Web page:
Kawabata Yasunari’s House of the Sleeping Beauties and the Male Gaze

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In his 1961 novella, Kawabata takes the idea of the male gaze and makes it concrete, a laboratory in which to test our preconceptions about masculinity and male privilege.

Fighting Muteness in Pat Barker’s The Silence of the Girls

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A feminist retelling of the Iliad, Barker’s novel seeks to give voice to the women and girls behind the epic, and in doing so becomes a clear rebuke to centuries of patriarchal silencing.

“What is magic but a story with solid engineering?”

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Coming from a culture where audience participation was an integral part of communal life, the novel does not offer my parents, Lao refugees, an easy entry point. So I wrote in a way where nothing would be lost if they added their own spin to the story.

Mindy Aloff’s Dance in America: A Reader’s Anthology

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The challenge of Aloff’s project stands not only in relation to the mass of written material to potentially engage, but in how to remain in keeping with the Library’s undertaking “to celebrate the words that have shaped America” when dealing with an artform that creates a world “where there

Tess Fragoulis on The Goodtime Girl

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Fragoulis roots her 2012 novel in the Greco-Turkish blues, including lyrics of well-known rebetiko songs that she has translated to transport the reader into the world of Kivelli—who, like many of her fellow refugees, pours herself into music to forget the trauma of losing everything she has known.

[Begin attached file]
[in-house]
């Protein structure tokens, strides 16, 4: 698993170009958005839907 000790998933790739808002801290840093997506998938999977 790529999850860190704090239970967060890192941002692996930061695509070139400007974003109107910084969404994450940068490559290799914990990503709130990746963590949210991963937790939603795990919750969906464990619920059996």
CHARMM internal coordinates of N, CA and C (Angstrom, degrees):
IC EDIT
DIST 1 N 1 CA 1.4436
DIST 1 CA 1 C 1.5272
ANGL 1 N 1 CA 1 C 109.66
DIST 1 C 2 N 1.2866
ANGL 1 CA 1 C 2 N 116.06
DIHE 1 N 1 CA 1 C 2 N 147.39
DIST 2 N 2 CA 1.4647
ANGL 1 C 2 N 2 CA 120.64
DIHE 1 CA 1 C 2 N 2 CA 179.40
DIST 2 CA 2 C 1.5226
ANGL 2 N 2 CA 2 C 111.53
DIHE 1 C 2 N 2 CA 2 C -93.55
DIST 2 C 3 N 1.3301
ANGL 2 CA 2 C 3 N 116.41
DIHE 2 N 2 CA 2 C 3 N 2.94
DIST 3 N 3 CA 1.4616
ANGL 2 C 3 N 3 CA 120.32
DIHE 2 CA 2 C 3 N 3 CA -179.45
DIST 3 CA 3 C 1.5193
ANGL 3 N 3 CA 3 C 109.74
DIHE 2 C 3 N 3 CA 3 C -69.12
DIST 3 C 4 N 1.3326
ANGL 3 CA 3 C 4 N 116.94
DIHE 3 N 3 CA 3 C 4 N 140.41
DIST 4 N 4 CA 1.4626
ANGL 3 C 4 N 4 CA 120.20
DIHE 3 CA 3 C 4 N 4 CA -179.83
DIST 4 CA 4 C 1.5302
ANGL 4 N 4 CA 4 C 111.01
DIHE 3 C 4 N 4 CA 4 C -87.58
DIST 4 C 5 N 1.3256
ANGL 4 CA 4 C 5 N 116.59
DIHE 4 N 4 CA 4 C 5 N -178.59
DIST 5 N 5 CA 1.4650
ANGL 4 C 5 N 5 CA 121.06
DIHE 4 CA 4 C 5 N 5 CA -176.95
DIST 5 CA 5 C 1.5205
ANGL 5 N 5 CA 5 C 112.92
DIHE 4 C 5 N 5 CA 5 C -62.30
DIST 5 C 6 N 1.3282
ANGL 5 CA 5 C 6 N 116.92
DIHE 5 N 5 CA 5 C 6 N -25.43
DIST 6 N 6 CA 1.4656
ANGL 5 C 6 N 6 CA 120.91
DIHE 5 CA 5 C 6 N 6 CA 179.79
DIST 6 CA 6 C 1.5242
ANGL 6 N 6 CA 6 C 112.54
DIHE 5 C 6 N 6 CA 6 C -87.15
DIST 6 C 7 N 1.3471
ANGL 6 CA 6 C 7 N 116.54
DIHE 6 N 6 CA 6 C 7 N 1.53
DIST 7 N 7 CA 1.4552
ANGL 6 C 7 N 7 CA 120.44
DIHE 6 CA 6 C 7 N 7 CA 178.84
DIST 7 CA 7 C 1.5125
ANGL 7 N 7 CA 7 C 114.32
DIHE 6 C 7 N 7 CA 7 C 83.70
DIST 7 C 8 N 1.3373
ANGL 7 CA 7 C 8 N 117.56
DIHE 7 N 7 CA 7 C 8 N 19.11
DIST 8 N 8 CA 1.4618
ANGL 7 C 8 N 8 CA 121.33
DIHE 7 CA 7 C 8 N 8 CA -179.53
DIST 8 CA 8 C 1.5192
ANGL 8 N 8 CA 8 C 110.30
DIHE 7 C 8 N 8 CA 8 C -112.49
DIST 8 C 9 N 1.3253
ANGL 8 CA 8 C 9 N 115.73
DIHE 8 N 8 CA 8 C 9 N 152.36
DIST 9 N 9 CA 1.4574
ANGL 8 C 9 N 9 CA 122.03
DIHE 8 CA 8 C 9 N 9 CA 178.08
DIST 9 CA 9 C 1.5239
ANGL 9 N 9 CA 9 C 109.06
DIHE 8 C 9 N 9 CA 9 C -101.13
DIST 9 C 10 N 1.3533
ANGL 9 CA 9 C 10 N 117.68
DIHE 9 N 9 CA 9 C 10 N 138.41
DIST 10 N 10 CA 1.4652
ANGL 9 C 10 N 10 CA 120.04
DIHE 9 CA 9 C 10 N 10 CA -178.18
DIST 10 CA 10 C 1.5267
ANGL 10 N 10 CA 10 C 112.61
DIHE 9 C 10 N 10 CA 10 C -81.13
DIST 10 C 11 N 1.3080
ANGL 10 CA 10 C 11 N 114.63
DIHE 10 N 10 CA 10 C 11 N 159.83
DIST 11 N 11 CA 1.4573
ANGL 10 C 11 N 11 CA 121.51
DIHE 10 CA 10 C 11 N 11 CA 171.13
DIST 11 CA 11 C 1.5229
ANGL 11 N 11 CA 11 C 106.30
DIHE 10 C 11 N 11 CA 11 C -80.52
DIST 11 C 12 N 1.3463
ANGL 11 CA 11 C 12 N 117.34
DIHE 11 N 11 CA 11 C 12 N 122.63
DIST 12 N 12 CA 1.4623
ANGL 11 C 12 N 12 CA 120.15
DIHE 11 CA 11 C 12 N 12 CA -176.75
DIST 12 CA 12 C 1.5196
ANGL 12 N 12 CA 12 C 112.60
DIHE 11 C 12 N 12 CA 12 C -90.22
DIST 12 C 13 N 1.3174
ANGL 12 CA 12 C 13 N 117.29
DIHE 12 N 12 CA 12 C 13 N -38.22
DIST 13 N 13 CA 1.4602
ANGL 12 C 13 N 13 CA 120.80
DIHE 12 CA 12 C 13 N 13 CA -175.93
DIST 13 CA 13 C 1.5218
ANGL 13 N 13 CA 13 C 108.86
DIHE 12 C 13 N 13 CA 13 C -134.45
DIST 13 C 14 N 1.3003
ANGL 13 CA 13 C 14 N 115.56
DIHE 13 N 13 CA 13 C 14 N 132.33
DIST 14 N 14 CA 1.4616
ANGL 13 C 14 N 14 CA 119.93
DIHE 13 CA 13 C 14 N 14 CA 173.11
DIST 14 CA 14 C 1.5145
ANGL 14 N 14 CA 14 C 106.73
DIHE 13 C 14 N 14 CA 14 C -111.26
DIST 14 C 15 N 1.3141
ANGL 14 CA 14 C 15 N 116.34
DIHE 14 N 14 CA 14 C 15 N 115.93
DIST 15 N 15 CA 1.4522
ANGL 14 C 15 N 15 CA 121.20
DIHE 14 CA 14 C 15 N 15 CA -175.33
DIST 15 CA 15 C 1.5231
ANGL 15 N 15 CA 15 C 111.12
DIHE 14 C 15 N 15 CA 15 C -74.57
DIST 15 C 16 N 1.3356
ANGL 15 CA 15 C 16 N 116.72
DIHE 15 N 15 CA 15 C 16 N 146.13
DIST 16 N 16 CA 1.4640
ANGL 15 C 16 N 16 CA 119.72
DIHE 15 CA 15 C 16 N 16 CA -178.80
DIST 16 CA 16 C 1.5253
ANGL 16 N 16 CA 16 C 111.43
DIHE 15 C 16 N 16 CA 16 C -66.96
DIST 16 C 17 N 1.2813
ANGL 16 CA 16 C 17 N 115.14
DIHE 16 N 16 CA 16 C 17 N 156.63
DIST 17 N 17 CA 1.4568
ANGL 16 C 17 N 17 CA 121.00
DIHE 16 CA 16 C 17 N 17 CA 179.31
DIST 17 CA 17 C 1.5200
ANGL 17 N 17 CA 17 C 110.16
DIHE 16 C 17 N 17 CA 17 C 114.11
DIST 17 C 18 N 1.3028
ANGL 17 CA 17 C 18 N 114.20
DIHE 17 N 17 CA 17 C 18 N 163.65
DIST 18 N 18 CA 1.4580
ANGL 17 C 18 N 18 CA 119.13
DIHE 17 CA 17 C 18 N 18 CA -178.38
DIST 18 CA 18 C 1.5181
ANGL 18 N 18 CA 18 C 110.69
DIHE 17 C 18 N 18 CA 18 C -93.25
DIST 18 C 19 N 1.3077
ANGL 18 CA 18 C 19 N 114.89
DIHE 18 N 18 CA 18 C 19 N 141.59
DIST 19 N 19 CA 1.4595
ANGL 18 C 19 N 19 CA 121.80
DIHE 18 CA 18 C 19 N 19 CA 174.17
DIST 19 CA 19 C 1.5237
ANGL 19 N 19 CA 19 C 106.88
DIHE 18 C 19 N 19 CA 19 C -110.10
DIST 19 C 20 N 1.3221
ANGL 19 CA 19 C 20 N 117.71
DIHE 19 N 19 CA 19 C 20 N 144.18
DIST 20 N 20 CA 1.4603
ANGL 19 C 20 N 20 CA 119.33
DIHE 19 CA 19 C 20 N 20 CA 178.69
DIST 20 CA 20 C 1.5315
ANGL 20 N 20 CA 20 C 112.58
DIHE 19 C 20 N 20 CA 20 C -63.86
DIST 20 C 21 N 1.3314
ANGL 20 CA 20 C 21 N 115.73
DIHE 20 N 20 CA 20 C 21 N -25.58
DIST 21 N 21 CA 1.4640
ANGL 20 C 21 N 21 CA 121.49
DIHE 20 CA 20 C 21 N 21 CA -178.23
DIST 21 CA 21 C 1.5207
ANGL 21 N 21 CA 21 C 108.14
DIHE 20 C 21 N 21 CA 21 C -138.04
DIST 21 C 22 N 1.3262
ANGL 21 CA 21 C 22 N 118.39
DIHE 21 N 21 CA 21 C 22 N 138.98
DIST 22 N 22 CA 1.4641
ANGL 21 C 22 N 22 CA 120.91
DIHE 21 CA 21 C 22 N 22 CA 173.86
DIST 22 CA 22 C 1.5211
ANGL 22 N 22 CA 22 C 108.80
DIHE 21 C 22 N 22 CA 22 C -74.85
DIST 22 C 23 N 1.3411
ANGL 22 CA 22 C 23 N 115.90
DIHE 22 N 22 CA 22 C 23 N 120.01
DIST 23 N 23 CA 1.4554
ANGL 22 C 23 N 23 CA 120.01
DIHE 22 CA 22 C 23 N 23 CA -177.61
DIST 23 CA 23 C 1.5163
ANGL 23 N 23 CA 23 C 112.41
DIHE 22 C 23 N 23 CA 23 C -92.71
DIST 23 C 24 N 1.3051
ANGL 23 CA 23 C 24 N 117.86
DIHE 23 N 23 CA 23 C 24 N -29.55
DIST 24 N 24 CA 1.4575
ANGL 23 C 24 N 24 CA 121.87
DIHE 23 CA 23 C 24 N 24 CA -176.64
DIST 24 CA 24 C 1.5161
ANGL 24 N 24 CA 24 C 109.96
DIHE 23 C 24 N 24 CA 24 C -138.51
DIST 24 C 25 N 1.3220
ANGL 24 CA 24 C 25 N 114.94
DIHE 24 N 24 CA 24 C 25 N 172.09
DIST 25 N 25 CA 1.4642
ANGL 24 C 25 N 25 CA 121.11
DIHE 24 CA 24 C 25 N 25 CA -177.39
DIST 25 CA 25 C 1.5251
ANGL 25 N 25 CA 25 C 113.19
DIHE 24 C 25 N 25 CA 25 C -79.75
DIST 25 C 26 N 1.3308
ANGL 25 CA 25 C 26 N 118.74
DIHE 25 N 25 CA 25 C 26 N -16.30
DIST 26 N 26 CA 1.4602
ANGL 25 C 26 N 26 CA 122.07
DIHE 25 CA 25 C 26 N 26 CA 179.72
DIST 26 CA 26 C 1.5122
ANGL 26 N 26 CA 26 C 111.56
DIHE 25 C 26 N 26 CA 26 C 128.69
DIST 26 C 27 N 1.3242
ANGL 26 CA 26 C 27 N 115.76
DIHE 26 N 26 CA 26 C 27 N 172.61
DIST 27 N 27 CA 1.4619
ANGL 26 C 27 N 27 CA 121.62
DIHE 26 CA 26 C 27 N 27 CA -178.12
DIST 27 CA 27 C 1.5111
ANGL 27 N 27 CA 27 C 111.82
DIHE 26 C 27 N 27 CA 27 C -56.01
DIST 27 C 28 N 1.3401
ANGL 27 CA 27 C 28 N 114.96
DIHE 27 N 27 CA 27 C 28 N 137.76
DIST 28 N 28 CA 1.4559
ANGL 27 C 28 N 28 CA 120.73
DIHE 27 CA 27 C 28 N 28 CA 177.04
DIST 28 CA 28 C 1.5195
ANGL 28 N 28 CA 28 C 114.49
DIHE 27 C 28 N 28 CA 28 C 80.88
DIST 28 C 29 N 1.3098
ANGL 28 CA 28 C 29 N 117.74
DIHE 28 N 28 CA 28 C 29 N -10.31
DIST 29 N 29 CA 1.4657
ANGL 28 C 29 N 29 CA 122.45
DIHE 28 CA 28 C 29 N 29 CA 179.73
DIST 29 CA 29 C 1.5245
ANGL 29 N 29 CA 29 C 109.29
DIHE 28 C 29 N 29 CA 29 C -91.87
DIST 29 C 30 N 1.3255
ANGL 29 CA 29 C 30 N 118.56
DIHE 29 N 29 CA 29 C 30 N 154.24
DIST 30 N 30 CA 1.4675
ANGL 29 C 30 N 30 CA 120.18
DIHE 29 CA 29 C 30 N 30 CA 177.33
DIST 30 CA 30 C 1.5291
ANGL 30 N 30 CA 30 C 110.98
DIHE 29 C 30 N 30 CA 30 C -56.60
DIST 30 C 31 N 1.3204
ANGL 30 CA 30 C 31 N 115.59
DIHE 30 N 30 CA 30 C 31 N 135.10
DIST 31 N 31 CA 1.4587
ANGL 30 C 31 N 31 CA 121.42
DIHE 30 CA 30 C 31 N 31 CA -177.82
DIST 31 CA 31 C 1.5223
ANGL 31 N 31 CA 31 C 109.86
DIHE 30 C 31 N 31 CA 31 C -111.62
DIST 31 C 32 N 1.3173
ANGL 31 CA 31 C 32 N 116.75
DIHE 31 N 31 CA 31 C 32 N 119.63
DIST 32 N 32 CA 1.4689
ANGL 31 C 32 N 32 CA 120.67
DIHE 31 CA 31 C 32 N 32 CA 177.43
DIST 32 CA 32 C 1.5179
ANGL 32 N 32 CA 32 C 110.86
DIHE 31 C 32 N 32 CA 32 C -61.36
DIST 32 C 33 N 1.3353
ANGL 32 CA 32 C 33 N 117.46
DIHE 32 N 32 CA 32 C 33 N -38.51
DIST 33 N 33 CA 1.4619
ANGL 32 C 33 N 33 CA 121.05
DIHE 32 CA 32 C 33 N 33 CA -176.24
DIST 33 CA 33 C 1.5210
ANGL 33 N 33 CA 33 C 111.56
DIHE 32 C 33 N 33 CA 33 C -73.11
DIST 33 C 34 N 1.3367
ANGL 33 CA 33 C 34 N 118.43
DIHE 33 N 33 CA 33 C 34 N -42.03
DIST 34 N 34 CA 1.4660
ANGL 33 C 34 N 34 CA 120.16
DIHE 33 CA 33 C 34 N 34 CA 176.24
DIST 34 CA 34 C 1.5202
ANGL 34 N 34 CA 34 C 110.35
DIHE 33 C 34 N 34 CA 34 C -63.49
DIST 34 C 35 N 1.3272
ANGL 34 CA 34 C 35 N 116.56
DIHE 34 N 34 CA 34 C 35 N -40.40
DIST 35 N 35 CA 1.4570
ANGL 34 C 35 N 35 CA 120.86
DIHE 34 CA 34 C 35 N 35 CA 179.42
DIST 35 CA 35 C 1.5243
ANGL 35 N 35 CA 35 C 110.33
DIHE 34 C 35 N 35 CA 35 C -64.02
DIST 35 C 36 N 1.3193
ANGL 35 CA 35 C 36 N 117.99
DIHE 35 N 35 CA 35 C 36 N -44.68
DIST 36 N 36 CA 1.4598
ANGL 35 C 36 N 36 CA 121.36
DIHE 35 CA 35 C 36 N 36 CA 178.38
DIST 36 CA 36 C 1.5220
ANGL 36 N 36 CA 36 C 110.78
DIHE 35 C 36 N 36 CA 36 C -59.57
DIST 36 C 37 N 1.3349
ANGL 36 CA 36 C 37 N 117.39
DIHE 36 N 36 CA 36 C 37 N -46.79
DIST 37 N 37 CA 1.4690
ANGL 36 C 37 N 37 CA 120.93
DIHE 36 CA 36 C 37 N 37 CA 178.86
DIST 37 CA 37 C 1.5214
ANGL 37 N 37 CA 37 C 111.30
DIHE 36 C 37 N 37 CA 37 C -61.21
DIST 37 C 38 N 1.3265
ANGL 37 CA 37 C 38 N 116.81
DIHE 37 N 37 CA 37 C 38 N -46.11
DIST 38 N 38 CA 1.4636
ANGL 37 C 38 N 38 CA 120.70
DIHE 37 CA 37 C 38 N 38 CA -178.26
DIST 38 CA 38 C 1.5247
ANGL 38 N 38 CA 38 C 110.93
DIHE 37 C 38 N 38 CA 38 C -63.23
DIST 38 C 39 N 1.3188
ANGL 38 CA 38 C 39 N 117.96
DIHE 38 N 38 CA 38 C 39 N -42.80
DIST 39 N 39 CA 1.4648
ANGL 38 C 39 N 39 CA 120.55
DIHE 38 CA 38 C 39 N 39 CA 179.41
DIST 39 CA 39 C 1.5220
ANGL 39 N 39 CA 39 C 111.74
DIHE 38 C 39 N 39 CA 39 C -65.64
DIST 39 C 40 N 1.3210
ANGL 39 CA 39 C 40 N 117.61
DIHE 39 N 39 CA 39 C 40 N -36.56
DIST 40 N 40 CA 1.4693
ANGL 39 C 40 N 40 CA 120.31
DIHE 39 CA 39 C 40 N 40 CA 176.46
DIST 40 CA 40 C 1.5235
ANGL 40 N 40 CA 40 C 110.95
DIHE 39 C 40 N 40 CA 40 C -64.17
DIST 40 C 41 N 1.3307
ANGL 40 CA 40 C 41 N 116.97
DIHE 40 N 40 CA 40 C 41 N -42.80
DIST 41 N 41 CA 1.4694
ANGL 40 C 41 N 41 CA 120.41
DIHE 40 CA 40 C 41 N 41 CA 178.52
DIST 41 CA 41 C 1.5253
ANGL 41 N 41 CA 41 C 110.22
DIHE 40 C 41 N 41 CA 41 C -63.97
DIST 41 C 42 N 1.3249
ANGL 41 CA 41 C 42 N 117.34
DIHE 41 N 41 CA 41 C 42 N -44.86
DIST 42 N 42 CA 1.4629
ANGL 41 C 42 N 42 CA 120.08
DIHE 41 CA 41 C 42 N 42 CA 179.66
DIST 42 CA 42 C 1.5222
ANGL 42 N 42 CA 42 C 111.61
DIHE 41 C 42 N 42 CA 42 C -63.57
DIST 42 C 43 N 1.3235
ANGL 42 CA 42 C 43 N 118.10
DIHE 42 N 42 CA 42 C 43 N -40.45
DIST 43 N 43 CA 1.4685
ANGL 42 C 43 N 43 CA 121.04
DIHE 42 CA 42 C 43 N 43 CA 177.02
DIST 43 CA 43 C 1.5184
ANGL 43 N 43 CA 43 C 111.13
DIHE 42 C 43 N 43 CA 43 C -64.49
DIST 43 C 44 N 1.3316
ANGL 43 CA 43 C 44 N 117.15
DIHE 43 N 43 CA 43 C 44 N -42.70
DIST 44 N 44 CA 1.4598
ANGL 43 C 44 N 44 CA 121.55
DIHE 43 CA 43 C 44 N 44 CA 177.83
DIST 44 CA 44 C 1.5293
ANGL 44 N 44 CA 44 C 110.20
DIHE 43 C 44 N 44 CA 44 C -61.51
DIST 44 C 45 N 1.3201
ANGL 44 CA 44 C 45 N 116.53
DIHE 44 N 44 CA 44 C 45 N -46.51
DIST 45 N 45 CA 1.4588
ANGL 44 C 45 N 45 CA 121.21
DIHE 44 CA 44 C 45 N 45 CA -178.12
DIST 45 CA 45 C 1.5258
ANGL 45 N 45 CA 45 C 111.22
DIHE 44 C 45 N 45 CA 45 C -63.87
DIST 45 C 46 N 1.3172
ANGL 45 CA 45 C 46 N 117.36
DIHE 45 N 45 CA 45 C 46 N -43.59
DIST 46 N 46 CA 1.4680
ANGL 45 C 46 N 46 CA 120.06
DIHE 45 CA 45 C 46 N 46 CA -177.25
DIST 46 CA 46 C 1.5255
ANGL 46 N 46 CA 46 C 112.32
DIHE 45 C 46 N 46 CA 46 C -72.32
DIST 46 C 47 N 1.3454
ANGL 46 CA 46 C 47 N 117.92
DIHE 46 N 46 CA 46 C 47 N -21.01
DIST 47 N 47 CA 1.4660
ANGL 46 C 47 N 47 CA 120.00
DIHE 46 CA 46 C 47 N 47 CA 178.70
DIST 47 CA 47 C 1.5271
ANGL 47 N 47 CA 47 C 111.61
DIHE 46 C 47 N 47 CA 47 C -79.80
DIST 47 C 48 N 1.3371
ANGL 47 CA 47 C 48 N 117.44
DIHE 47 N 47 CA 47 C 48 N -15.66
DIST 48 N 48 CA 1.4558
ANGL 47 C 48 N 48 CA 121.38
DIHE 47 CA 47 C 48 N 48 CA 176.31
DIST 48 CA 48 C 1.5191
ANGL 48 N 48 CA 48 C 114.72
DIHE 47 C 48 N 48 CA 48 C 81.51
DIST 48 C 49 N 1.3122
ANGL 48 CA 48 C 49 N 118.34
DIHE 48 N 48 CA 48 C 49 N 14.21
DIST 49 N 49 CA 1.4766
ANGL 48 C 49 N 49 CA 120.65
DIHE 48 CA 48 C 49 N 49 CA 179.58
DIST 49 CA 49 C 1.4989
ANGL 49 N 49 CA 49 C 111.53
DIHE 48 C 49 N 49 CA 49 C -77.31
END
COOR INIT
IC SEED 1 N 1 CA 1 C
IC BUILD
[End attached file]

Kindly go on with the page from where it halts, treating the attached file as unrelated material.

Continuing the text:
All My Cats by Bohumil Hrabal

Vulnerable and wise, Hrabal’s gorgeous memoir subtly probes the depths of a fragile, troubled psyche, turning a subject as potentially benign as pet ownership into a platform of interlocking drama and introspection.

Frolic and Detour by Paul Muldoon

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Like Ashbery in his final collections, or Cohen in his final albums, Paul Muldoon has nothing left to prove, and can take delight simply in doing what he inimitably does. And his delight is ours.

Ugliness in Sonallah Ibrahim’s That Smell and Notes from Prison

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Despite the trouble and humiliation Ibrahim endured as a political prisoner and later as a writer in attempting to publish his work, the timeless value of his lessons is undeniable: the impositions of decency and social and literary norms often serve only to exacerbate the problems they claim to

“Unassimilation” and Nabarun Bhattacharya’s Harbart

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Writing within the form of the novel yet against its western traditions, Bhattacharya’s presence in the international English literary sphere beckons the reader to look closer into the chaos.

Faith and Sycamore

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Kathy Fagan’s newest collection of poetry leans on its eponymous tree’s multi-colored, mottled trunks, its hefty size and spreading canopy, to provide a material figure for perseverance and resurrection, replacing those old images of “angel / wings of gold and mica.”